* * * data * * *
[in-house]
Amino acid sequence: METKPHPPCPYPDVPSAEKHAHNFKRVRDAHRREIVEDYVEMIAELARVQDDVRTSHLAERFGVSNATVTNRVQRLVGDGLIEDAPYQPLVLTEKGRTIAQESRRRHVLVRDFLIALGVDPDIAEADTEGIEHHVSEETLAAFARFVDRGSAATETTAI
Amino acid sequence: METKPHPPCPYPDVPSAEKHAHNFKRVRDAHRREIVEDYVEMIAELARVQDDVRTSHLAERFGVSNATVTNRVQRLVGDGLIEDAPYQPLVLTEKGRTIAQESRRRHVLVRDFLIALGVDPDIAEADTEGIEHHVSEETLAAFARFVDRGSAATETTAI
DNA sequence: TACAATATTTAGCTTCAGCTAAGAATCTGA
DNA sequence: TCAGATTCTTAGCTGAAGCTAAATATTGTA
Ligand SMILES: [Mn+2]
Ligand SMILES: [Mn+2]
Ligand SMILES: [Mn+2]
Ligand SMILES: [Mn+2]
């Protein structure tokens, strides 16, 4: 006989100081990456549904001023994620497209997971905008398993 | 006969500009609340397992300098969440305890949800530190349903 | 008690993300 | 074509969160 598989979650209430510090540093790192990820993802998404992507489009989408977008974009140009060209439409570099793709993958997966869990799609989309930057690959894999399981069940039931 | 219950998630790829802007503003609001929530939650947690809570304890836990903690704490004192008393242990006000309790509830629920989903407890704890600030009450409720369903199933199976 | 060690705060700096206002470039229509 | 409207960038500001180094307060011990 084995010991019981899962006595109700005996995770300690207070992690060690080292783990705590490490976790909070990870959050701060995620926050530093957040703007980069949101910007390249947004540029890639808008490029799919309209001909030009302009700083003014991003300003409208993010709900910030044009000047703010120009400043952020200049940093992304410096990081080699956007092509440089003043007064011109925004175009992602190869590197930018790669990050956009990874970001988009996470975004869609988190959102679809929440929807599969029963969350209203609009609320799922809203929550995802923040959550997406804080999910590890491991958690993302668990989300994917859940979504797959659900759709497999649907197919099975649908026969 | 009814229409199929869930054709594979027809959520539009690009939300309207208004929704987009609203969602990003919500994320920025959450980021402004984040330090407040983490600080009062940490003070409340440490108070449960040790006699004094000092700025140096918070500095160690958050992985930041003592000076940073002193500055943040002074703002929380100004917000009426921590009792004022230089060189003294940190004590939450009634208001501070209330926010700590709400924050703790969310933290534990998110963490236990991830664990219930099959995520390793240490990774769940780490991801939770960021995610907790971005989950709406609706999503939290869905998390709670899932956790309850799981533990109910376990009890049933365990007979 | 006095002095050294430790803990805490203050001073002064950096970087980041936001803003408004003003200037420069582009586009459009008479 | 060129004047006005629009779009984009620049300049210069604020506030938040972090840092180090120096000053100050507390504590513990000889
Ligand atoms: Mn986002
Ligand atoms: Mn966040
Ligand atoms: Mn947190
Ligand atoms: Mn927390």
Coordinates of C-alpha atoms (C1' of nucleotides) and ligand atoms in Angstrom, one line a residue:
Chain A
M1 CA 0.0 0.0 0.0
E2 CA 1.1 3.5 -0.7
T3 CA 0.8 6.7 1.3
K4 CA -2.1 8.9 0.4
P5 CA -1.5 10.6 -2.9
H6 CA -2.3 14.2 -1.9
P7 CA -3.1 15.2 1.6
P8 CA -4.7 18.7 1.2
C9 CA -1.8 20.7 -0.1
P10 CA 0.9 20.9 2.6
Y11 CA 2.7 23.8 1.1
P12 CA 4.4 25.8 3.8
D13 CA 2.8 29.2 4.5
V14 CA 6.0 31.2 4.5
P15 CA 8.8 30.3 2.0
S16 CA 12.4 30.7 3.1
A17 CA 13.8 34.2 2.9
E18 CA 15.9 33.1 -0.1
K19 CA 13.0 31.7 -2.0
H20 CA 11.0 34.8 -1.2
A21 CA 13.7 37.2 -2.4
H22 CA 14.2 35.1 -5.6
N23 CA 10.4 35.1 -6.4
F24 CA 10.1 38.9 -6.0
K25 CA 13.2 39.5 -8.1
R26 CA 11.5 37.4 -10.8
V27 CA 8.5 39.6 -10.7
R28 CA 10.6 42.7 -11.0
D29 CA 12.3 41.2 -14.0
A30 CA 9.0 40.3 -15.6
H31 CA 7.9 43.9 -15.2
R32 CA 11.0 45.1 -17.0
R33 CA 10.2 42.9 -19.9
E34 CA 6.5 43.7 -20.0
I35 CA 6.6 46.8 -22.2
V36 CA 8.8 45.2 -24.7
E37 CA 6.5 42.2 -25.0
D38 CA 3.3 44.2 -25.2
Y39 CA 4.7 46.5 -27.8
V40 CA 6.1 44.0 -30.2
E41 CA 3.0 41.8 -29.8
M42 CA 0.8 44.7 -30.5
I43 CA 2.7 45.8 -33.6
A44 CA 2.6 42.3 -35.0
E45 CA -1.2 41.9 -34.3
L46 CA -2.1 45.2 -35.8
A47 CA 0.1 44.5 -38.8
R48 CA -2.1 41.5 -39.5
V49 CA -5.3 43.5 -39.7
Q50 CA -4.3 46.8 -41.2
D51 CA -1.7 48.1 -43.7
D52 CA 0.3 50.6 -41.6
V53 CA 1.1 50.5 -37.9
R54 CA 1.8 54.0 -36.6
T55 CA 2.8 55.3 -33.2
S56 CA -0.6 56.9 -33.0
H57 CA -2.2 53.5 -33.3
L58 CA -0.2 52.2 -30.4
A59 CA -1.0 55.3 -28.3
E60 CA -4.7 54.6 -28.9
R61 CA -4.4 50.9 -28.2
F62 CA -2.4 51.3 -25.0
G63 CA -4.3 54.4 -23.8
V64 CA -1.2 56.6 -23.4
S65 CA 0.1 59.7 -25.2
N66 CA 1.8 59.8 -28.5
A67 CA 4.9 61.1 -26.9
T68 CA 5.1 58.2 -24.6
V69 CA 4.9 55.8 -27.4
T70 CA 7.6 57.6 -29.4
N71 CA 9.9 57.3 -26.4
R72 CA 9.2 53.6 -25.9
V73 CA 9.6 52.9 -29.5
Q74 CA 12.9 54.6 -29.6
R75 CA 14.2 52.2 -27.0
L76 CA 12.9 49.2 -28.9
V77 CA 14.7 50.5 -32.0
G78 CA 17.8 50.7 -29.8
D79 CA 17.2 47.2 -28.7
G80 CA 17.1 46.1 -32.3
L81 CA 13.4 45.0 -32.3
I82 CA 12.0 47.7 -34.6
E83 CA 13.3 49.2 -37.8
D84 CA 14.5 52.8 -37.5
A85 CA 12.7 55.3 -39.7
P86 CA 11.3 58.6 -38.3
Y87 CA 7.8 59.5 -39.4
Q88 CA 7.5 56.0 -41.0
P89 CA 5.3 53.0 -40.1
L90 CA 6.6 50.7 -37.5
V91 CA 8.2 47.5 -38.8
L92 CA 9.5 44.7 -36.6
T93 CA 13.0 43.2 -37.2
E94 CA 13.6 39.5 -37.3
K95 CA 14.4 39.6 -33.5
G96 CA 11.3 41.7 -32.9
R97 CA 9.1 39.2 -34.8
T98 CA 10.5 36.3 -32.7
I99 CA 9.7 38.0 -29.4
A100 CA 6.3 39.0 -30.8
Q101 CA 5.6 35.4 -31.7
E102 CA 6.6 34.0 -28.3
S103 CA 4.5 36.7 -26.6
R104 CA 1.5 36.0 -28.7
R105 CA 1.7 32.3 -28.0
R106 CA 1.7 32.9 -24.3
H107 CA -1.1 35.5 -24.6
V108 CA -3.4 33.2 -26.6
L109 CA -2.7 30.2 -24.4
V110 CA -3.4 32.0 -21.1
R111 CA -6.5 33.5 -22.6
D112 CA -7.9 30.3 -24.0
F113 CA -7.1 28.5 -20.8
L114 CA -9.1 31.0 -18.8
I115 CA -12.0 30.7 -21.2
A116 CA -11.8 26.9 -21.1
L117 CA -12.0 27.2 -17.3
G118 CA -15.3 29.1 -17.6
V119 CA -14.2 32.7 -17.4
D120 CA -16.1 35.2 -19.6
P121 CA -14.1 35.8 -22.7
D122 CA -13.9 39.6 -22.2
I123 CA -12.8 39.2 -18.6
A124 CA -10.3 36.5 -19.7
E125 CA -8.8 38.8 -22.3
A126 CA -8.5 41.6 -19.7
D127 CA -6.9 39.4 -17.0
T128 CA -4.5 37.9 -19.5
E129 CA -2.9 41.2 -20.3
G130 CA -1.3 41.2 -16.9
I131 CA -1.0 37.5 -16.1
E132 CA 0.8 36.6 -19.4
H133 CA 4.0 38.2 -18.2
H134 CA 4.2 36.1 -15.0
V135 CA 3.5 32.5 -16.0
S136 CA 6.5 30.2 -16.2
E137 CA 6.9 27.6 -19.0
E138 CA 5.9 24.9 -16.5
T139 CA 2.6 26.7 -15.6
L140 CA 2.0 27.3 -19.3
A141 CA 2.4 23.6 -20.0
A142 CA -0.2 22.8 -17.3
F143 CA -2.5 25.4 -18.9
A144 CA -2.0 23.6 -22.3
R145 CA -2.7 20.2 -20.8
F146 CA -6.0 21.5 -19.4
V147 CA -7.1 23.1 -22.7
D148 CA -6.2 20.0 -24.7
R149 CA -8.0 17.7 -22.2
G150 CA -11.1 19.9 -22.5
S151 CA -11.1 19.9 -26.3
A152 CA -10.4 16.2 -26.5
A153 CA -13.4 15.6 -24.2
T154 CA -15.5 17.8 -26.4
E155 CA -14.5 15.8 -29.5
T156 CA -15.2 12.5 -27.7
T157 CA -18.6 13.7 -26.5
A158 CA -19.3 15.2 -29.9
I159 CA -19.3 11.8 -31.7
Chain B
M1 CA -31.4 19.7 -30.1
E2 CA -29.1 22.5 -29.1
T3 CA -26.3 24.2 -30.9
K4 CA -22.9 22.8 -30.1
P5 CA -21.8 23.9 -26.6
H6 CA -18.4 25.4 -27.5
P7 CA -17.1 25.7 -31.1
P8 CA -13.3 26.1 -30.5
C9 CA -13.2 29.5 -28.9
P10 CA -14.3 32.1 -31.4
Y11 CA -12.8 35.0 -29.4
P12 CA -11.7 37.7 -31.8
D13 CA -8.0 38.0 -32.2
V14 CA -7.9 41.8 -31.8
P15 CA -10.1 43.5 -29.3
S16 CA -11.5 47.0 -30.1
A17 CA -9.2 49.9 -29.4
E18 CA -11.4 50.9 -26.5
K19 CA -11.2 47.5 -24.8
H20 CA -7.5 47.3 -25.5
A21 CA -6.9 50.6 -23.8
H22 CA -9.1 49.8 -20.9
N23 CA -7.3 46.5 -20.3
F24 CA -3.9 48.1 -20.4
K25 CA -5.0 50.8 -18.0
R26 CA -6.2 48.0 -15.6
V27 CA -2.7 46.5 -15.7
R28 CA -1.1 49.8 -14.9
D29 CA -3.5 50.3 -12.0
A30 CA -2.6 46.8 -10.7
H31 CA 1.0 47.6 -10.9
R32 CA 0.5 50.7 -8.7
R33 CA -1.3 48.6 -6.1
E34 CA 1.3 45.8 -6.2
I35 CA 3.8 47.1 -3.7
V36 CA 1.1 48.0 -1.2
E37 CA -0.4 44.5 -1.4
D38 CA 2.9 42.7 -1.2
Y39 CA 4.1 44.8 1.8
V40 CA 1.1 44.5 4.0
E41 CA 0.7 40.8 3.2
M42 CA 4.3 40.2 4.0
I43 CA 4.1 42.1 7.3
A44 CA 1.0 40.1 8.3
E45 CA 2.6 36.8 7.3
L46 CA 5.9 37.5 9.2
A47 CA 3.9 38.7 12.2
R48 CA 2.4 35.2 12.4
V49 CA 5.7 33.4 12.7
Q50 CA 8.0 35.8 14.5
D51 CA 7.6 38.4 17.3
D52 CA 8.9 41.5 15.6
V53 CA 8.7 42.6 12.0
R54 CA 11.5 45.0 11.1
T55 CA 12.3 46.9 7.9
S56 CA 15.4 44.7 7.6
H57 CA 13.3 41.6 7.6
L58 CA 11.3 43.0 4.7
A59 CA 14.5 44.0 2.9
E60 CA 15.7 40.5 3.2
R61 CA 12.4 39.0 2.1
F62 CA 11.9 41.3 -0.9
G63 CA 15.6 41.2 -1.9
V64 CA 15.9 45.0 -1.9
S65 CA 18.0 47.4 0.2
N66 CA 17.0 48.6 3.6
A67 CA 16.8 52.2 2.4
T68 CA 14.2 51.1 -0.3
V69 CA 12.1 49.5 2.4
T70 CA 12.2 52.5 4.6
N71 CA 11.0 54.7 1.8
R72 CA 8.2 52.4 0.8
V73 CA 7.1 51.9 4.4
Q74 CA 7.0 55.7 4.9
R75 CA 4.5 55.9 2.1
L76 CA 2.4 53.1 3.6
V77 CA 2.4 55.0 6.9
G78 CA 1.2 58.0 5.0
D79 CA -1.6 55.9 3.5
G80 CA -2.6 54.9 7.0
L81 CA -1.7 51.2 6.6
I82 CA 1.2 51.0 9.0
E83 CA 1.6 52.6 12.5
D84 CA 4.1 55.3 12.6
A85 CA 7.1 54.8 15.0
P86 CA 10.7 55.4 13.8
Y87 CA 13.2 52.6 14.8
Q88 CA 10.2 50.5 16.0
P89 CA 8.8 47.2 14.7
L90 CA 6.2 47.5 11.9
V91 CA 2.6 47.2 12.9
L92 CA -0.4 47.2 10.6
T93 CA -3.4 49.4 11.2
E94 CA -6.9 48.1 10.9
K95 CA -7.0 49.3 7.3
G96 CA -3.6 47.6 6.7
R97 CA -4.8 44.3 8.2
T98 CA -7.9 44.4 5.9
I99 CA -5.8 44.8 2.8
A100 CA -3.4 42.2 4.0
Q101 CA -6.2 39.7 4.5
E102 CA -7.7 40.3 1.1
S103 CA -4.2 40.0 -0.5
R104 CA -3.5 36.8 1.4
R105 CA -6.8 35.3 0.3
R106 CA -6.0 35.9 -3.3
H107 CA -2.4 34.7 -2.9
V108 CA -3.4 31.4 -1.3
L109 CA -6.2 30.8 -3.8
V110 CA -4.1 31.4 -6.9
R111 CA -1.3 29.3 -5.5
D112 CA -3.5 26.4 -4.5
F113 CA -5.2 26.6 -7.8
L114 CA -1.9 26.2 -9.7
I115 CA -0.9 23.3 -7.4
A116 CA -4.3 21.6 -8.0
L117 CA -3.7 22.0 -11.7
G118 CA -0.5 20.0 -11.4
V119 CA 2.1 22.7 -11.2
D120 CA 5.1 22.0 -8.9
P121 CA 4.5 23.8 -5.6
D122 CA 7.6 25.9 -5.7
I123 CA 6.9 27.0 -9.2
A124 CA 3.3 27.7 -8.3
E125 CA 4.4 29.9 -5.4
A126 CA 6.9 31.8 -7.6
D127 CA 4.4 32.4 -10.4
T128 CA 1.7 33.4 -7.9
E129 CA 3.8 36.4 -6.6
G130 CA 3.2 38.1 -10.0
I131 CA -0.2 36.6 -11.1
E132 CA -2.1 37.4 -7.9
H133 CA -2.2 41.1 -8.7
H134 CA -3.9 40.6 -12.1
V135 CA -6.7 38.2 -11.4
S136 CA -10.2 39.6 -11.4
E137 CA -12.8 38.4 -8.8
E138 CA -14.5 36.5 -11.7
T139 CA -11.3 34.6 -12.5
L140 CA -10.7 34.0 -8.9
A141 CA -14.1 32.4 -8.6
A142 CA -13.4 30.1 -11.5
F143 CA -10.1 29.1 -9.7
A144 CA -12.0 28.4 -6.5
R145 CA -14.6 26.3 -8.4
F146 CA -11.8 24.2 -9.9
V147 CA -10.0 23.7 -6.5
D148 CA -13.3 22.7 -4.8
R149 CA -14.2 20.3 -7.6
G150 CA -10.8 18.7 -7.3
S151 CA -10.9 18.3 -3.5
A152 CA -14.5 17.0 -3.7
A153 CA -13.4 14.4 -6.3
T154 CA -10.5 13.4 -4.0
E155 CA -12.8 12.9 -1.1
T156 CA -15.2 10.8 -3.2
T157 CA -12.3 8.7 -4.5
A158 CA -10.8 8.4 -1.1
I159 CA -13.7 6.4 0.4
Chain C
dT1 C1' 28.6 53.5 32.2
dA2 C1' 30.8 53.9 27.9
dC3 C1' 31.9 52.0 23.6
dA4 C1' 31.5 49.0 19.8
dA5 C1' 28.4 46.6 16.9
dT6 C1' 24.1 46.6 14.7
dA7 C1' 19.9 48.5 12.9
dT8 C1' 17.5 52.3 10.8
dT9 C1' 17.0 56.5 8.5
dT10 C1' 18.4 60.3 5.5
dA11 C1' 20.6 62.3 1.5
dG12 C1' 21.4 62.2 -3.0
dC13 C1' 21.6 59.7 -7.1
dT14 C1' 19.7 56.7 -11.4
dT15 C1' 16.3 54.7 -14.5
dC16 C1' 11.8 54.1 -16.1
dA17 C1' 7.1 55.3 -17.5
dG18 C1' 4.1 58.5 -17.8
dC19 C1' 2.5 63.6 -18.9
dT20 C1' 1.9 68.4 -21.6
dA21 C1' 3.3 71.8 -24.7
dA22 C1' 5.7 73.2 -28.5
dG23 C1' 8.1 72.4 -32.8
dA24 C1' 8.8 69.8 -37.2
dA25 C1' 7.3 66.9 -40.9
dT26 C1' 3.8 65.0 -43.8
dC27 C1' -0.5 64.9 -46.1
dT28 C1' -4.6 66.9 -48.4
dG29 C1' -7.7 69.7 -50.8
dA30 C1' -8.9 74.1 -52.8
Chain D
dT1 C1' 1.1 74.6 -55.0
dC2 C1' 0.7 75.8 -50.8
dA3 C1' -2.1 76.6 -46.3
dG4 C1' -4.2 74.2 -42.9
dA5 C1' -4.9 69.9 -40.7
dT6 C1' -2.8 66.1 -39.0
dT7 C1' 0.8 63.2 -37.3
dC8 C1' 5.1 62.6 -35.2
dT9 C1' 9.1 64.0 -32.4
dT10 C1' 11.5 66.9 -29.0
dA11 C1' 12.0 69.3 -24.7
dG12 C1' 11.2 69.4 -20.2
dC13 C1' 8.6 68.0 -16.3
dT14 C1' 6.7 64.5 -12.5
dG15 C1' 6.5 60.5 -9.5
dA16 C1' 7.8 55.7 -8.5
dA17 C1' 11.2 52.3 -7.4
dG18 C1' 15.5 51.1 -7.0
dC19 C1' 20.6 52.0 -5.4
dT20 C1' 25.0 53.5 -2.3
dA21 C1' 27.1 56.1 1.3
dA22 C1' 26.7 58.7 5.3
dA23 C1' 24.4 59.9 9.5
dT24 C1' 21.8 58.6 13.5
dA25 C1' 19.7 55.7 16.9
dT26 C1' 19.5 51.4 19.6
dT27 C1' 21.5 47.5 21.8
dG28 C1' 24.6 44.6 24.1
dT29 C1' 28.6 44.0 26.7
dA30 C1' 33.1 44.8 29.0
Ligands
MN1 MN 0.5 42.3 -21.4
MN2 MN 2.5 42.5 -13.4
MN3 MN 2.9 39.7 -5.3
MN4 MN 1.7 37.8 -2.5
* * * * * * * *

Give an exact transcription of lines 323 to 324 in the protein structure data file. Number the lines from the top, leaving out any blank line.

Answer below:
V147 CA -10.0 23.7 -6.5
D148 CA -13.3 22.7 -4.8